- Associated Press - Wednesday, October 15, 2014

LOS ANGELES (AP) - The recovery of Southern California’s mountain yellow-legged frog took a big leap forward Wednesday after federal officials agreed to develop a recovery plan for the endangered amphibian.

The U.S. Fish and Wildlife Service will lay out a proposal by the end of 2018 to protect habitat and keep the 2- to 3-inch-long, mottled yellow frogs from vanishing, according to a settlement announced by the nonprofit Center for Biological Diversity.

The amphibians, whose scientific name is Rana muscosa, once thrived in the high mountain streams and lakes of the Sierra Nevada and Southern California.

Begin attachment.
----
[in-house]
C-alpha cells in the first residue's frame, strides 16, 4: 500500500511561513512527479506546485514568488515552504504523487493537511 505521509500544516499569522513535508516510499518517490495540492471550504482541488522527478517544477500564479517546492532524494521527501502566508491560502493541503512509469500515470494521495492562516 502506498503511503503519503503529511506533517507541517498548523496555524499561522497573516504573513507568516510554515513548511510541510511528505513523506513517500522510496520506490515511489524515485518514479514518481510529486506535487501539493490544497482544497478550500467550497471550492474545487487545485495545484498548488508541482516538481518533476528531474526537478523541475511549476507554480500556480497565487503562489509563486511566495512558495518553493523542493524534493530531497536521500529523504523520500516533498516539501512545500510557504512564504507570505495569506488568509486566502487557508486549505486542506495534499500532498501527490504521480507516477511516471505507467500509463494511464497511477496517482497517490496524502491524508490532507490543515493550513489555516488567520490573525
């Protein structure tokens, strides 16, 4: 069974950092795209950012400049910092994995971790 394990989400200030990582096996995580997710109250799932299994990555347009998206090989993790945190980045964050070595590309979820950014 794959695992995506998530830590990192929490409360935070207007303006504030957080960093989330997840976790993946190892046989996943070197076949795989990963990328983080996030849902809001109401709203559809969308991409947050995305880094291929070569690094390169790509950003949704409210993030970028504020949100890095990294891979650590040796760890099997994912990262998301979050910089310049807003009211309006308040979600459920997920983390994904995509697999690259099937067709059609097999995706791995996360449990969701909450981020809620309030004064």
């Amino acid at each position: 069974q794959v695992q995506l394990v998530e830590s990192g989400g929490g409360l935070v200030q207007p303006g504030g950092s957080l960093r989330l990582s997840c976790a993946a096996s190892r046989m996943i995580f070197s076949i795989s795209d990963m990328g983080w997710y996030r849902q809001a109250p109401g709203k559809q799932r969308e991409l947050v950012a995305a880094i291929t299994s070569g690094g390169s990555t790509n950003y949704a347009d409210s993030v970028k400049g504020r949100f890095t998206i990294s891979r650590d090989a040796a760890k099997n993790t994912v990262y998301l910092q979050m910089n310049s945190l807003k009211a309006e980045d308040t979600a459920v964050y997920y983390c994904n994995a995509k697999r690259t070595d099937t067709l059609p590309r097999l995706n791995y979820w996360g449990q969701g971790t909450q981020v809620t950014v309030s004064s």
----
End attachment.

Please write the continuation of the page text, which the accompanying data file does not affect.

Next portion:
However, the tadpoles became meals for non-native trout that were used to stock the lakes. Studies also showed that livestock grazing and pesticide drift contributed to their decline.

The frog was federally listed as endangered in Southern California in 2002 after its population was believed to have dwindled to fewer than 100 in isolated waters. There are now nine known populations of the frogs in the San Gabriel, San Bernardino and San Jacinto mountains.



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